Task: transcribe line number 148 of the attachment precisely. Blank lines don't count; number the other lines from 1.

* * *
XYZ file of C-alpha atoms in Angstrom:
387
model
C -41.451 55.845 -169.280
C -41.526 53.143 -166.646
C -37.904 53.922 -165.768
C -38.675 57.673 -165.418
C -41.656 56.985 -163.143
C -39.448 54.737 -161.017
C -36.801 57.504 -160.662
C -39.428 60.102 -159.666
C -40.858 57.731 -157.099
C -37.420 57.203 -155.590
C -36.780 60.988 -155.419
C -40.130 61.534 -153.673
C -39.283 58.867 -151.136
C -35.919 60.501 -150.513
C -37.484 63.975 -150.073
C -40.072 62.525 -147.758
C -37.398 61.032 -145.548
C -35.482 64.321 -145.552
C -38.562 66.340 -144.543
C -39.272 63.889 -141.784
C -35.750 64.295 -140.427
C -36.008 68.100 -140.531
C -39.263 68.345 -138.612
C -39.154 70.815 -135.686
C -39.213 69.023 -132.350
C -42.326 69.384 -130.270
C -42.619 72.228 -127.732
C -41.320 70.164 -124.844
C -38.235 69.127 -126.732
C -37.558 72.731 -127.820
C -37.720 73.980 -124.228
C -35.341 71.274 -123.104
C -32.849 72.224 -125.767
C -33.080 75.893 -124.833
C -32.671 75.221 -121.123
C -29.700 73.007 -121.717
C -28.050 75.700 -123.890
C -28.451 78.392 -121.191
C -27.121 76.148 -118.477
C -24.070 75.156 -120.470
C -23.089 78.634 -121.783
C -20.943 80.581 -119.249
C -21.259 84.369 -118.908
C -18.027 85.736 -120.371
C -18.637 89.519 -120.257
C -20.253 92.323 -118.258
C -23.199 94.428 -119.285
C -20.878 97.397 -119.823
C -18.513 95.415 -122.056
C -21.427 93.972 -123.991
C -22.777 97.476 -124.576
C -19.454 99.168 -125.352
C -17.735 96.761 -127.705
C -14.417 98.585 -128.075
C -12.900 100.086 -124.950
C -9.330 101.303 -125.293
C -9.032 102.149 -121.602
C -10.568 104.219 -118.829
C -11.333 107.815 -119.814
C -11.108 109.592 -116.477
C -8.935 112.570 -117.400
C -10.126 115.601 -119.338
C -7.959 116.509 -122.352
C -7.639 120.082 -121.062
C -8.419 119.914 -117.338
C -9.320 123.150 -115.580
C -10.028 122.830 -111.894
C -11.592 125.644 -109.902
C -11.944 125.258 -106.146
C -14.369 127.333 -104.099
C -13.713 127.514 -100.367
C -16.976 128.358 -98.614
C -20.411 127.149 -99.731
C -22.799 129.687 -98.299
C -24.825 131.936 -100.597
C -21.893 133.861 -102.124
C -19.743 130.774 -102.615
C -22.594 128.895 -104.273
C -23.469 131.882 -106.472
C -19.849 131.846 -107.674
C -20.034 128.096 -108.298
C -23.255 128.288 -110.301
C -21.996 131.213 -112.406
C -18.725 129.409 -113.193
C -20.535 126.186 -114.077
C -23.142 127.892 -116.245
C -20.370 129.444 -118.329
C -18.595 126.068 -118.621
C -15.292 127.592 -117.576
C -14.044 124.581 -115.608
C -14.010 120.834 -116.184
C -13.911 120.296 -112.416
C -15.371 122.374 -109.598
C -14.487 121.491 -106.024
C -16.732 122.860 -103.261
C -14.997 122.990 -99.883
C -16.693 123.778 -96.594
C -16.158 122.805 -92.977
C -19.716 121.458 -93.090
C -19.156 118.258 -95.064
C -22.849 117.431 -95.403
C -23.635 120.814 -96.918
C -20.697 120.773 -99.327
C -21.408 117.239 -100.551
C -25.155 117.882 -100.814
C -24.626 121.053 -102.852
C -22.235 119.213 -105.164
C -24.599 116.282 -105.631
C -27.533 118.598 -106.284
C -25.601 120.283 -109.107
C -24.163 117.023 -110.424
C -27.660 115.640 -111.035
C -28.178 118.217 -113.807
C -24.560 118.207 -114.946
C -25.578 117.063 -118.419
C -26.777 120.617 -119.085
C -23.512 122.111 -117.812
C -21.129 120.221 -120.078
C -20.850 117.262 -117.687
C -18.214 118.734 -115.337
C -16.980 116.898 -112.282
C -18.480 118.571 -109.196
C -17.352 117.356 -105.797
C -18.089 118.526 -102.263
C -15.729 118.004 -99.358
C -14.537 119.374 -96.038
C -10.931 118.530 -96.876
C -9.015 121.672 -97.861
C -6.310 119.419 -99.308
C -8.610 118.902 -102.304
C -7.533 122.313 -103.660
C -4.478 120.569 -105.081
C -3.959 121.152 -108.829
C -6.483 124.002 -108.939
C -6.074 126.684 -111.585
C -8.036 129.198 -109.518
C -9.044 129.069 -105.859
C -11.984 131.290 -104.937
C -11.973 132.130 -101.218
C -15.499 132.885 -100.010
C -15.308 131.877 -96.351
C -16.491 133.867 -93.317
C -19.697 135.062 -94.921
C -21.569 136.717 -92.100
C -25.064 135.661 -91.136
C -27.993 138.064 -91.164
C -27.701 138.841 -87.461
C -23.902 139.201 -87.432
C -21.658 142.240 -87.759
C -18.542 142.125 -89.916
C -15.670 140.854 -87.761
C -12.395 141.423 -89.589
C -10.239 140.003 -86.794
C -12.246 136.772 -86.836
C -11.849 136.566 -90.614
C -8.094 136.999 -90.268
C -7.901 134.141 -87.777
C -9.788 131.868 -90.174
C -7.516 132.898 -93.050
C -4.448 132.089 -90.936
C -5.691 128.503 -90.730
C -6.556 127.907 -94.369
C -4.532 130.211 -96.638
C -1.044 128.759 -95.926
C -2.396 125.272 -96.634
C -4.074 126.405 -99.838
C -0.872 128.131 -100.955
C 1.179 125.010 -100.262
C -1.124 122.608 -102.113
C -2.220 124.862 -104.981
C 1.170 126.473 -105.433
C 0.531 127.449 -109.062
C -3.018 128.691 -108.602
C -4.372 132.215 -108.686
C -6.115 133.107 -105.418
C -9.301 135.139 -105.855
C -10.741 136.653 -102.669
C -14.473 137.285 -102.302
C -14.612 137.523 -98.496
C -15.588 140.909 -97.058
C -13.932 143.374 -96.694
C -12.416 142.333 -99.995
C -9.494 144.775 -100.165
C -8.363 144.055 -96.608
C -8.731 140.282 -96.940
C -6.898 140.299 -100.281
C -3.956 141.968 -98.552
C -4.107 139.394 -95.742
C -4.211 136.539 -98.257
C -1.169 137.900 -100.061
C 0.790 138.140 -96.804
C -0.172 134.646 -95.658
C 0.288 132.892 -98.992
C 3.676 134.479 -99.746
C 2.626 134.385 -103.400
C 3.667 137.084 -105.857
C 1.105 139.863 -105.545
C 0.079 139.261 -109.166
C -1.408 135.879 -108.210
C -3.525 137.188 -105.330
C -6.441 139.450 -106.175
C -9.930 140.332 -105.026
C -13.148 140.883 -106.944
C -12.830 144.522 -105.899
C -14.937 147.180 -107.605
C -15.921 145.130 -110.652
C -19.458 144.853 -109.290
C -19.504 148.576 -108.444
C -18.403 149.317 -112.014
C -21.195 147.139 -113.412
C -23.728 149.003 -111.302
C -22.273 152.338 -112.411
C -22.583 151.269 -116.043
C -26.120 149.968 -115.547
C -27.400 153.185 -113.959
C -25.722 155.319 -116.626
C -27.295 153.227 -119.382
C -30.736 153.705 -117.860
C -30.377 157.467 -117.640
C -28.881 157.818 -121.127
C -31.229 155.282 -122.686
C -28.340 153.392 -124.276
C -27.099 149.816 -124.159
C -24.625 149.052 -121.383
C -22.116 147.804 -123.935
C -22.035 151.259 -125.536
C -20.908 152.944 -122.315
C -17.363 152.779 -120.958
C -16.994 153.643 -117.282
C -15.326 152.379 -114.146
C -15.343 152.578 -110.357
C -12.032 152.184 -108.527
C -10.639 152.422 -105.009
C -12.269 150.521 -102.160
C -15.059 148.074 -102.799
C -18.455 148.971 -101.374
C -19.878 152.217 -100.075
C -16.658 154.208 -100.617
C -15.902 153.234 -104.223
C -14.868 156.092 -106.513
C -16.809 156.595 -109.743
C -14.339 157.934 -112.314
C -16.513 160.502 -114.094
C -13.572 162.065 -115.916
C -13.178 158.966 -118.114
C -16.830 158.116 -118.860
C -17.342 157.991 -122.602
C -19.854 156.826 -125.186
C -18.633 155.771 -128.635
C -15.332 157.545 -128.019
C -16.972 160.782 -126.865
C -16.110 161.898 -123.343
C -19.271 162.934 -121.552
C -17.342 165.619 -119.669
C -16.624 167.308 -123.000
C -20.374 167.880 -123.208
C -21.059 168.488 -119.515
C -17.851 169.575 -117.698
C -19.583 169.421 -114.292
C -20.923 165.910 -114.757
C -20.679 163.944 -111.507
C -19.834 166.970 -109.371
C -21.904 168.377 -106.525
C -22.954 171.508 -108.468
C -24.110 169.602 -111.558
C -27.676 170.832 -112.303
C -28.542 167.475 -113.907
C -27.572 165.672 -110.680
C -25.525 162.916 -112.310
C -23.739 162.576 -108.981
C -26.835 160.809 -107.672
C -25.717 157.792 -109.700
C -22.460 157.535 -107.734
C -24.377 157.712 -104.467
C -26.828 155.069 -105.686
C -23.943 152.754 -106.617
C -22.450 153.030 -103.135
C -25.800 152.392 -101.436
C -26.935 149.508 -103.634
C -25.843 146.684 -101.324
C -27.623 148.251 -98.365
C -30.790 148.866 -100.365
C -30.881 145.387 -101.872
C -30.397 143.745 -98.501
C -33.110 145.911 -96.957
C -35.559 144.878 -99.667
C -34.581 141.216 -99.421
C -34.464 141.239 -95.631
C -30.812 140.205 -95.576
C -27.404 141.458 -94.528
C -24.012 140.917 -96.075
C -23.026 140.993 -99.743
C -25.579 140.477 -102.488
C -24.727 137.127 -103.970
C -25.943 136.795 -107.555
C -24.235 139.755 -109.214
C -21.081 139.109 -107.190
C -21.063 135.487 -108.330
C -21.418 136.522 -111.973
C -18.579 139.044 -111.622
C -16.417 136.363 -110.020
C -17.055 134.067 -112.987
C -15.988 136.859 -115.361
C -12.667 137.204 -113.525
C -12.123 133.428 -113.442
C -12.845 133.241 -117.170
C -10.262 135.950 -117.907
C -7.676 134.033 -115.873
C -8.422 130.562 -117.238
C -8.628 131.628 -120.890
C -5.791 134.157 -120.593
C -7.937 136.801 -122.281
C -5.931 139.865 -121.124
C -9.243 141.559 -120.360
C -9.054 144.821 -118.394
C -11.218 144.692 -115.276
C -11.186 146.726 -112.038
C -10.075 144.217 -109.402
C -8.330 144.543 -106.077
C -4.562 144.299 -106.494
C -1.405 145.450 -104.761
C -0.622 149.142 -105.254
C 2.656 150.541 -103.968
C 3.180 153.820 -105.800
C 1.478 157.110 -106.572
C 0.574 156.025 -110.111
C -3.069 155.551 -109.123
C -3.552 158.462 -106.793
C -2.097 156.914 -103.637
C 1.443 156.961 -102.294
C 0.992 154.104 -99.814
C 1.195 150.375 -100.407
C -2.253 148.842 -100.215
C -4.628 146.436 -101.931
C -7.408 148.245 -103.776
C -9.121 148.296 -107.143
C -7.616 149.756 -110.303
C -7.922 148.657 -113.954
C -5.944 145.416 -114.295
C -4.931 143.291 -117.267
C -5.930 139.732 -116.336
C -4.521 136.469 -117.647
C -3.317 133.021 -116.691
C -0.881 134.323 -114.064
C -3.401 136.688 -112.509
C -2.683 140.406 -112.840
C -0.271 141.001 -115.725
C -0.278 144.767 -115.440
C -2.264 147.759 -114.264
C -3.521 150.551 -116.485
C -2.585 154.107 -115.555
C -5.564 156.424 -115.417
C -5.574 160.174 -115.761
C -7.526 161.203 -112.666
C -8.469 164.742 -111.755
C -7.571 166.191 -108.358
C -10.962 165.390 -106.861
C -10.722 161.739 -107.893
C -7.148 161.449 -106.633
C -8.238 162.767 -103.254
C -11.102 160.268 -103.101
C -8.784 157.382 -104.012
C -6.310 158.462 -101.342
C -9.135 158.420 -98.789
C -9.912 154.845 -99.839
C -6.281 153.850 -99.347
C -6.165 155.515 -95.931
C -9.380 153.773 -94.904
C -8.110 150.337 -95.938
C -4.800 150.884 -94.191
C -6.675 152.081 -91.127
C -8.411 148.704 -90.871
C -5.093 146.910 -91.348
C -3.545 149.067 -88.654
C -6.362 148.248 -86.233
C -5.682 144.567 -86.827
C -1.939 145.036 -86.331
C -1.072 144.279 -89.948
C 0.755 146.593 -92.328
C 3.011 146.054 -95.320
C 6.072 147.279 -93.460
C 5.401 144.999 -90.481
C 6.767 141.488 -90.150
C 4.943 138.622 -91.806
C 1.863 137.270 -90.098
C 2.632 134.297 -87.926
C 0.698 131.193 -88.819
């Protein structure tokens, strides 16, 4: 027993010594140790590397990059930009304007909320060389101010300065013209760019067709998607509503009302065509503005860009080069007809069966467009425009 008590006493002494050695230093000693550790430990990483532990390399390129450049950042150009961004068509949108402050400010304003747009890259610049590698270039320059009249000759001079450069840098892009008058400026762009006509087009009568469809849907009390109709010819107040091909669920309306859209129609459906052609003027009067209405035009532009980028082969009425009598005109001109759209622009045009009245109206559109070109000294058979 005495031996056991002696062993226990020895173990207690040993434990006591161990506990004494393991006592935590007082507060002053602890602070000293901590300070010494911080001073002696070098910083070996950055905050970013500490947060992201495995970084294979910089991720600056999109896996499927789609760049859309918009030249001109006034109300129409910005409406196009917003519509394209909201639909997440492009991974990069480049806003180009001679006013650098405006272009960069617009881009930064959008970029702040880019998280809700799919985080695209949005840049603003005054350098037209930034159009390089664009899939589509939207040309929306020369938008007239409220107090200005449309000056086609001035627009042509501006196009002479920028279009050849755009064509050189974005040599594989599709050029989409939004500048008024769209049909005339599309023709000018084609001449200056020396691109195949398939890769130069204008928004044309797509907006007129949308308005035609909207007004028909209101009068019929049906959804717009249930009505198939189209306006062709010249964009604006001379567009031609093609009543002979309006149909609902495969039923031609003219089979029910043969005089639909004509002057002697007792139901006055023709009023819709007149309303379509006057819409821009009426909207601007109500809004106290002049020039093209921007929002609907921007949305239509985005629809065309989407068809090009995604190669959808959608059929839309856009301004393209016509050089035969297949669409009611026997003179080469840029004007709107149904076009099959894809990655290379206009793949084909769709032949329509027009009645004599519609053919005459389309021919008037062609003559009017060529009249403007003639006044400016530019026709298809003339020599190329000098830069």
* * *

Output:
C -25.064 135.661 -91.136